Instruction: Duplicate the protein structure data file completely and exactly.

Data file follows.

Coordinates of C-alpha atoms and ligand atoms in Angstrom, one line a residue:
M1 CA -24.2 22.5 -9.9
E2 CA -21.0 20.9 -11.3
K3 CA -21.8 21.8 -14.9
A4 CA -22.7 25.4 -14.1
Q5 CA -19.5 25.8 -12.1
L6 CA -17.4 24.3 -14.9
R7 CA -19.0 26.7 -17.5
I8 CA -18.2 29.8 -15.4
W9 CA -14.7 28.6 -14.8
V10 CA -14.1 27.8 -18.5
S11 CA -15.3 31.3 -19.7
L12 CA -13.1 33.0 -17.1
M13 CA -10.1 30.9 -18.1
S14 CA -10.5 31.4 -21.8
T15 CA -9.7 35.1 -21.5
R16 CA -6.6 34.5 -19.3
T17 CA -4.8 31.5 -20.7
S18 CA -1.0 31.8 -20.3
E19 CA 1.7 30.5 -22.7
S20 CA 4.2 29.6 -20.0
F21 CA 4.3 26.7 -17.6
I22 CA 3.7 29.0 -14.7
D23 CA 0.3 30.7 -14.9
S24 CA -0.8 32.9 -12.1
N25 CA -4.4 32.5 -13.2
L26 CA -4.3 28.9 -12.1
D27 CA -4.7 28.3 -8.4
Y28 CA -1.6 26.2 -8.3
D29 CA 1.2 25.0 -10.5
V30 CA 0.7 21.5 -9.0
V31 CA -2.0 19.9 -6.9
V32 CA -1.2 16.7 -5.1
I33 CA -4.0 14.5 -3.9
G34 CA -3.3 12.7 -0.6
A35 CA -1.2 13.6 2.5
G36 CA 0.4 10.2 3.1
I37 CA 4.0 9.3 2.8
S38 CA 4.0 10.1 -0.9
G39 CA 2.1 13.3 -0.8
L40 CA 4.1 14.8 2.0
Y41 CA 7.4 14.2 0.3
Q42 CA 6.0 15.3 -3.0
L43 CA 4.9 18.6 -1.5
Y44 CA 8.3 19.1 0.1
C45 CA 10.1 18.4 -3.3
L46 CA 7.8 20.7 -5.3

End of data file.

Coordinates of C-alpha atoms and ligand atoms in Angstrom, one line a residue:
M1 CA -24.2 22.5 -9.9
E2 CA -21.0 20.9 -11.3
K3 CA -21.8 21.8 -14.9
A4 CA -22.7 25.4 -14.1
Q5 CA -19.5 25.8 -12.1
L6 CA -17.4 24.3 -14.9
R7 CA -19.0 26.7 -17.5
I8 CA -18.2 29.8 -15.4
W9 CA -14.7 28.6 -14.8
V10 CA -14.1 27.8 -18.5
S11 CA -15.3 31.3 -19.7
L12 CA -13.1 33.0 -17.1
M13 CA -10.1 30.9 -18.1
S14 CA -10.5 31.4 -21.8
T15 CA -9.7 35.1 -21.5
R16 CA -6.6 34.5 -19.3
T17 CA -4.8 31.5 -20.7
S18 CA -1.0 31.8 -20.3
E19 CA 1.7 30.5 -22.7
S20 CA 4.2 29.6 -20.0
F21 CA 4.3 26.7 -17.6
I22 CA 3.7 29.0 -14.7
D23 CA 0.3 30.7 -14.9
S24 CA -0.8 32.9 -12.1
N25 CA -4.4 32.5 -13.2
L26 CA -4.3 28.9 -12.1
D27 CA -4.7 28.3 -8.4
Y28 CA -1.6 26.2 -8.3
D29 CA 1.2 25.0 -10.5
V30 CA 0.7 21.5 -9.0
V31 CA -2.0 19.9 -6.9
V32 CA -1.2 16.7 -5.1
I33 CA -4.0 14.5 -3.9
G34 CA -3.3 12.7 -0.6
A35 CA -1.2 13.6 2.5
G36 CA 0.4 10.2 3.1
I37 CA 4.0 9.3 2.8
S38 CA 4.0 10.1 -0.9
G39 CA 2.1 13.3 -0.8
L40 CA 4.1 14.8 2.0
Y41 CA 7.4 14.2 0.3
Q42 CA 6.0 15.3 -3.0
L43 CA 4.9 18.6 -1.5
Y44 CA 8.3 19.1 0.1
C45 CA 10.1 18.4 -3.3
L46 CA 7.8 20.7 -5.3